“We have had an annual surplus since 2021 of about $3 million. We have allocated that money to the asset management reserve, the fleet reserve, the fleet maintenance reserve and the Victoria Manor reserve.”

Regarding debt, Daynes was less concerned than some in the general public based on the statistics presented by her department to the incoming council.

“The province says we can have as much as 25 per cent of our total revenue as debt payments. The city is currently carrying $140 million in debt against $4 billion in assets. For a Kawartha Lakes home owner, that is the equivalent of having a $24,500 mortgage on a $700,000 home.”

“With the Long-Term Financial Plan, our goal over the next decade is to provide consistent service levels with no real increases or decreases.”

Councillor Pat Warren asked if the city had saved during the years of the pandemic.

“We received $7 to 8 million from the province (in additional funding) during that time,” Daynes said.

Mayor Doug Elmslie wanted to talk more about the potential tax increases.

“A 3 per cent increase to the budget does not necessarily translate to a 3 per cent increase to a home’s property taxes,” Elmslie asked.

Daynes told the mayor he was correct, and that many other factors also go into determining a future taxation rate.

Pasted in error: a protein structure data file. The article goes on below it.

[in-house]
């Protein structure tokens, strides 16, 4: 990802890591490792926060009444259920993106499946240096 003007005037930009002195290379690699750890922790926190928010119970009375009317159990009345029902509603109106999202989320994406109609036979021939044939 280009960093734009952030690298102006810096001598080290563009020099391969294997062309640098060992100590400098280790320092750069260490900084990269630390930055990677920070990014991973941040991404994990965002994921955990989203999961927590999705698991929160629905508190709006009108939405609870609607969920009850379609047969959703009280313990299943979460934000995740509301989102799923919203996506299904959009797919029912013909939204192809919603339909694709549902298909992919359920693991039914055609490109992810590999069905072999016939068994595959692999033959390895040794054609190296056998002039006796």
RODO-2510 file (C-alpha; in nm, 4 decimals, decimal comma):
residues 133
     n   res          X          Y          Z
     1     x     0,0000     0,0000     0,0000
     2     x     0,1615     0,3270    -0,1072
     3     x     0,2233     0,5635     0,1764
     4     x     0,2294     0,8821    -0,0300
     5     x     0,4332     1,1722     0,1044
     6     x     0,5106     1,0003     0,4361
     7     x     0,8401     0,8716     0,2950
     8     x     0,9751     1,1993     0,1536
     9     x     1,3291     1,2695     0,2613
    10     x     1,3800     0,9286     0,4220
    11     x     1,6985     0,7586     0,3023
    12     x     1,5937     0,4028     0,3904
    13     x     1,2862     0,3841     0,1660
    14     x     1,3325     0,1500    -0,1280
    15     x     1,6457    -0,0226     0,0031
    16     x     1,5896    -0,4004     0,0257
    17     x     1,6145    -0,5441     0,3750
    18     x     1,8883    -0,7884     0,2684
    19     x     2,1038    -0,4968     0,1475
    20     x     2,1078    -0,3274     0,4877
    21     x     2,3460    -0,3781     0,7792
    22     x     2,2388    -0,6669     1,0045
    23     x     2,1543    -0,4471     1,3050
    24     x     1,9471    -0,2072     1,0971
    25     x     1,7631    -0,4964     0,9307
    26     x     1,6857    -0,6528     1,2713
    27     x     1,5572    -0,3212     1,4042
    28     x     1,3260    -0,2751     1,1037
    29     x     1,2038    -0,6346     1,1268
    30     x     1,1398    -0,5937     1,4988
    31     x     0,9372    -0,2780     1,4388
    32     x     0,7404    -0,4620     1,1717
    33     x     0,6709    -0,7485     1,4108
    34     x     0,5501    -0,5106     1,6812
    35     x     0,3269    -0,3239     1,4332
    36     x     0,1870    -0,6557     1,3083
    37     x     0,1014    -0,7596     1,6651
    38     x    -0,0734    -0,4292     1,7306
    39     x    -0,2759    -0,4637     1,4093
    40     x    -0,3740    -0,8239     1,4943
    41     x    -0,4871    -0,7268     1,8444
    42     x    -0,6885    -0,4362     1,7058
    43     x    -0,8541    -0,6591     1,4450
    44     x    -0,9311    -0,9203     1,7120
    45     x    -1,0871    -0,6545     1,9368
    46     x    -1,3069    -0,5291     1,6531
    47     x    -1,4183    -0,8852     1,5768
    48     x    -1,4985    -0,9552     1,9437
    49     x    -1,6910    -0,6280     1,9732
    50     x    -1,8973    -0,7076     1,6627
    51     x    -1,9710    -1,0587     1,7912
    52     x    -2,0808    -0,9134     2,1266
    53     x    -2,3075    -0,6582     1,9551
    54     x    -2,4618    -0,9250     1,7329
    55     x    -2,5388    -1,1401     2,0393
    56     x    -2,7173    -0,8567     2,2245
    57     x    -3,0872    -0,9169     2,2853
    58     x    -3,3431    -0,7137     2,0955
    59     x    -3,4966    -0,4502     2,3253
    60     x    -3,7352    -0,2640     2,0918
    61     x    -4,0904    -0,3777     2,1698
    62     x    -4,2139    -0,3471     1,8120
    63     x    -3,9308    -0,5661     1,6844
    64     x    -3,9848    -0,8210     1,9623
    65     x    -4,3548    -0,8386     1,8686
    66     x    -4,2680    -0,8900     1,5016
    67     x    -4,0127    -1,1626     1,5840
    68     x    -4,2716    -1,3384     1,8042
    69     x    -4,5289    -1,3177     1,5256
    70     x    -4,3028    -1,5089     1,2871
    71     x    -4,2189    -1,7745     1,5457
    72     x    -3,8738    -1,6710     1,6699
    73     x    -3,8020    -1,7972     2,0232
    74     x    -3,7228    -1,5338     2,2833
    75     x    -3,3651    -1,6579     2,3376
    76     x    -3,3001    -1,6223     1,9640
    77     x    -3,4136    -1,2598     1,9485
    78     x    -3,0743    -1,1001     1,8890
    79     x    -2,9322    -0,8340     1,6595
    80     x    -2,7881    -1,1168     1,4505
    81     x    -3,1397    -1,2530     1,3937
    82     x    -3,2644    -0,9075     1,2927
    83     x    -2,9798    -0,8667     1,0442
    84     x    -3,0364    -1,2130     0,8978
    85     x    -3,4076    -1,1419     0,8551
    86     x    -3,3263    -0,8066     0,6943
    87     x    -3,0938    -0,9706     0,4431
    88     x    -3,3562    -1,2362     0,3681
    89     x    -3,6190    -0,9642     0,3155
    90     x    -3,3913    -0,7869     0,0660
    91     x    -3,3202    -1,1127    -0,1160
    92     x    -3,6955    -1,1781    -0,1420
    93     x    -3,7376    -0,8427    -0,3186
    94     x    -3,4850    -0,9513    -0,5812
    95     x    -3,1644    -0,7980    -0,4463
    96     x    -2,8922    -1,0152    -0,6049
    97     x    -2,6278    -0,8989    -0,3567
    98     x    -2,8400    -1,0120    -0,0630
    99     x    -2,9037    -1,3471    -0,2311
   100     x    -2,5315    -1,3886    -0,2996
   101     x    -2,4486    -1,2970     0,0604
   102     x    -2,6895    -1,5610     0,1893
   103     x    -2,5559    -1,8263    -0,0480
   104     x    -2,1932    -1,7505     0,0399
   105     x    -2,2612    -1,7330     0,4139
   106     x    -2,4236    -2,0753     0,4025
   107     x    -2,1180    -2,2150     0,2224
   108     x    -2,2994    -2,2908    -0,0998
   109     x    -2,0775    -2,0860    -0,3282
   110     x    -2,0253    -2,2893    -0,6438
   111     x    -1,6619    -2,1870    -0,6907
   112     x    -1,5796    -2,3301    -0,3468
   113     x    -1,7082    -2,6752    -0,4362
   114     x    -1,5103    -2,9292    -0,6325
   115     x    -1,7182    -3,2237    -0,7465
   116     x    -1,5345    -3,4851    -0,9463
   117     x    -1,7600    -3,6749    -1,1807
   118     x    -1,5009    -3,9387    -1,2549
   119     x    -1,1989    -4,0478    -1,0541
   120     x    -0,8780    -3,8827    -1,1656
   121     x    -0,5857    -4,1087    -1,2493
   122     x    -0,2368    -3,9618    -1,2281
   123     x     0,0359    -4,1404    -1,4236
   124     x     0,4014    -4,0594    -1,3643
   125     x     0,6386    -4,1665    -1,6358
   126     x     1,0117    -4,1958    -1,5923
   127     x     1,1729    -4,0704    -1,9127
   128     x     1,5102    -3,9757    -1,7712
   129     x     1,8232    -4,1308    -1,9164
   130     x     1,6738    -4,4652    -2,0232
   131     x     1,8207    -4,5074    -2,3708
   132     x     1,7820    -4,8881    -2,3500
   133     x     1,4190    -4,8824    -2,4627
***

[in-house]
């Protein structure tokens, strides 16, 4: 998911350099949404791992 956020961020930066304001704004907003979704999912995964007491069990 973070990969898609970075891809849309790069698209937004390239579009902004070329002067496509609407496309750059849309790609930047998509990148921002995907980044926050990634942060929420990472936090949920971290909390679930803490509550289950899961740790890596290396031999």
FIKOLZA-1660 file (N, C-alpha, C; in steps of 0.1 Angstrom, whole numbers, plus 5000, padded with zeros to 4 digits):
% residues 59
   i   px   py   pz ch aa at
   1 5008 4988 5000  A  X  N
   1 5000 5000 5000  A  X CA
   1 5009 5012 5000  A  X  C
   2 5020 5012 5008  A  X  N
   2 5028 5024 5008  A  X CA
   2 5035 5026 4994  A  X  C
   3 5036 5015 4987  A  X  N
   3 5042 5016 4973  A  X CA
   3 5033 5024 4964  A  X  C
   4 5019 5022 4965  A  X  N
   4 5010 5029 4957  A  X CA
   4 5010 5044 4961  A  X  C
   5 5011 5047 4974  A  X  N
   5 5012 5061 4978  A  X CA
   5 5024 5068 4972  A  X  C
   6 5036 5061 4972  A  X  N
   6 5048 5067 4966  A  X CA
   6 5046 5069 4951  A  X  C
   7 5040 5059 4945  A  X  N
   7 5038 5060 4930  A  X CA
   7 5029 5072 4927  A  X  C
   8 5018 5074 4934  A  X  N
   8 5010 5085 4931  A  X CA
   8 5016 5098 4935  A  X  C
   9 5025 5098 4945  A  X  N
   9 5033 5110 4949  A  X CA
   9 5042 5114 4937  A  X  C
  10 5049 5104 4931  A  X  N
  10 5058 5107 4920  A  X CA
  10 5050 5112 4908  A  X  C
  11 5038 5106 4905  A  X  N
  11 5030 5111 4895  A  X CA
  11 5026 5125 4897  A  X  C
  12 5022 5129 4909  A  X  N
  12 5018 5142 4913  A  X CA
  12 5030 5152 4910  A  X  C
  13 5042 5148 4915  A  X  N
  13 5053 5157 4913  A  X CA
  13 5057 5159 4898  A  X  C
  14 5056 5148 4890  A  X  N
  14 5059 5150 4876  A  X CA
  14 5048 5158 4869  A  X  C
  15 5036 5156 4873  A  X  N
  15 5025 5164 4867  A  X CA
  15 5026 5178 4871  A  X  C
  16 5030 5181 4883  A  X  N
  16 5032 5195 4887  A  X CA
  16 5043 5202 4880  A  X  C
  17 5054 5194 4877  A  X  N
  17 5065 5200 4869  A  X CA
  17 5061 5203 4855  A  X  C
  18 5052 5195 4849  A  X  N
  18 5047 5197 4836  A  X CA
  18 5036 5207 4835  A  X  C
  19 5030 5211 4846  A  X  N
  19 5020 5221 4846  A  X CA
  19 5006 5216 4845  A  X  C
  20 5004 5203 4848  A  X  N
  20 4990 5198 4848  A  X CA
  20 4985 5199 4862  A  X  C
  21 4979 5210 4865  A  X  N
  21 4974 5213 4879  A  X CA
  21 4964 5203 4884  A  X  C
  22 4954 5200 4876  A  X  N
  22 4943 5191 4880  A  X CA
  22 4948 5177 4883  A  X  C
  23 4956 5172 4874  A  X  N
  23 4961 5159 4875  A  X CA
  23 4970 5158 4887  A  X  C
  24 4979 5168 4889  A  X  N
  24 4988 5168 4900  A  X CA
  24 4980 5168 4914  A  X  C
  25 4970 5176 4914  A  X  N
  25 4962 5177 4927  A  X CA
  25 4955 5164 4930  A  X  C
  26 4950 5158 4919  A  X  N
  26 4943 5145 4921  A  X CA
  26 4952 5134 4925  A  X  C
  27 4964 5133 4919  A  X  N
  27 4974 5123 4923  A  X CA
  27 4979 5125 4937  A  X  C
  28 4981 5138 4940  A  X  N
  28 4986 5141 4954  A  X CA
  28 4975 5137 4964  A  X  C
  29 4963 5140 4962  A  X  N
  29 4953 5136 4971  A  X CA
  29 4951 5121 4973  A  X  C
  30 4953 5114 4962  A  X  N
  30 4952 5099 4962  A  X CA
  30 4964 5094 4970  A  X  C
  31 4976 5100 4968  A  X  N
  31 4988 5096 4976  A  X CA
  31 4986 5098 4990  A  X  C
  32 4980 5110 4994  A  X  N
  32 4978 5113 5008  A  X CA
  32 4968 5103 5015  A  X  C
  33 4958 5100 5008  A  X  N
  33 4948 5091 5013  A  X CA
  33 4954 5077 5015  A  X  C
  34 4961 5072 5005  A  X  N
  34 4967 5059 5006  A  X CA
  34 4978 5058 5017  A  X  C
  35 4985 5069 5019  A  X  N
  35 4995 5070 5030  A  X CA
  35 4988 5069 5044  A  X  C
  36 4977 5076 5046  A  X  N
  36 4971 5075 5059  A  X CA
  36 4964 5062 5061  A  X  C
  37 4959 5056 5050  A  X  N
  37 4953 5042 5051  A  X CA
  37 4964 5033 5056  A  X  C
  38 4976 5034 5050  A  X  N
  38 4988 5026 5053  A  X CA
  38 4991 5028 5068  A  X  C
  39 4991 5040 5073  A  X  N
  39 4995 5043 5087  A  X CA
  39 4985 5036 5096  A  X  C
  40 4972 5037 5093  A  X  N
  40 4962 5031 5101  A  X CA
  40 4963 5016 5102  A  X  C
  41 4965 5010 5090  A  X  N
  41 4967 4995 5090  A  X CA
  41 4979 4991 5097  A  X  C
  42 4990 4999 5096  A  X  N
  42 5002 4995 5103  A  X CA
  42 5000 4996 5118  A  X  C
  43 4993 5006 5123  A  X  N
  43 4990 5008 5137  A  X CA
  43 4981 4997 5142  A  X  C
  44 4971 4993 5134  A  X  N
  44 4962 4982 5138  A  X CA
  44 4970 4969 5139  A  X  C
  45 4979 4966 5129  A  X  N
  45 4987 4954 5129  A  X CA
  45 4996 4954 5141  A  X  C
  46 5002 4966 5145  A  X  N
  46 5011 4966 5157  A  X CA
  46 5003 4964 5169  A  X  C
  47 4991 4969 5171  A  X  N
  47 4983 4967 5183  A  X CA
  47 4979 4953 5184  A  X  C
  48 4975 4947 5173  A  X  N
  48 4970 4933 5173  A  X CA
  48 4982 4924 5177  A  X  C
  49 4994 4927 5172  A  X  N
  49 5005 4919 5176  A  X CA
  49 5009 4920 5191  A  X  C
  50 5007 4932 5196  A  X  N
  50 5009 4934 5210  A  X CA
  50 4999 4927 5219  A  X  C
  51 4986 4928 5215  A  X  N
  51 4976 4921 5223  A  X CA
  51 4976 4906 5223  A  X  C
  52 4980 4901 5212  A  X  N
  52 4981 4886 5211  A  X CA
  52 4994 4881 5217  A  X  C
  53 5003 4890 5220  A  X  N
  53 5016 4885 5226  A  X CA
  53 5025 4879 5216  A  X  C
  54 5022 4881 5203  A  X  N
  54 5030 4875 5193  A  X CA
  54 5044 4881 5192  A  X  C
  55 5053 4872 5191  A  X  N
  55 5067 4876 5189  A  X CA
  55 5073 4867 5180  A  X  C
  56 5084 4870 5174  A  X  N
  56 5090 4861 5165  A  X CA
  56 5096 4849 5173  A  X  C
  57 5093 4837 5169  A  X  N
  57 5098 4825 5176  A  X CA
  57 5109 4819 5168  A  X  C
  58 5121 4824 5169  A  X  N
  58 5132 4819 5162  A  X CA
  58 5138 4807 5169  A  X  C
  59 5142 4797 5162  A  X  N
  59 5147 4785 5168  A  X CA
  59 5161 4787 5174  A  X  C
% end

Elmslie also asked if all of the city debt would have to be paid by Kawartha Lakes ratepayers.

“Water and wastewater debt will be paid through user fees,” Daynes said.

Councillor Ron Ashmore was very concerned that post-pandemic MPAC increases, which have been put on hold for the duration of COVID would put unrealistic burdens on local taxpayers.

“I expect it (MPAC) to be phased in by the province gradually,” Daynes said. 


  1. David Watson says:

    While I appreciate some of the challenges that are caused by the amalgamation, most particularly the establishment of a huge territory. Council and staff must realize that there are a high percentage of ratepayers that can’t absorb continued tax increases, most particularly seniors. Most of these people reside outside Lindsay. If these people are forced to sell, there isn’t accommodation for affordable housing in the municipality. Is it good city planning to tax people out of their houses? In the many years that I have resided here, every year the message is the same and taxes are increased while services in rural areas are non-existent. Perhaps a new approach and ideas is needed. When success is not realized year after year, most municipalities and corporations hire new expertise. It’s time for new blood in CEOs office. An outsider with financial experience and with new corporate management skills.

    • Andre says:

      A city isn’t a corporation. Corporations only care about money. Cities should be caring about the well-being of its citizens. You need money to accomplish this so there is balancing to be done, but CEO’s/CFO’s etc are not experts in running governments.

  2. Randy Neals says:

    Roads are one of the largest budget items for the City. About 35% is spent on roads. The City of Kawartha Lakes is now almost 80,000 people, and about 39,000 residences. There are 2,700 km of roads, with an average of 14 residences per km of road.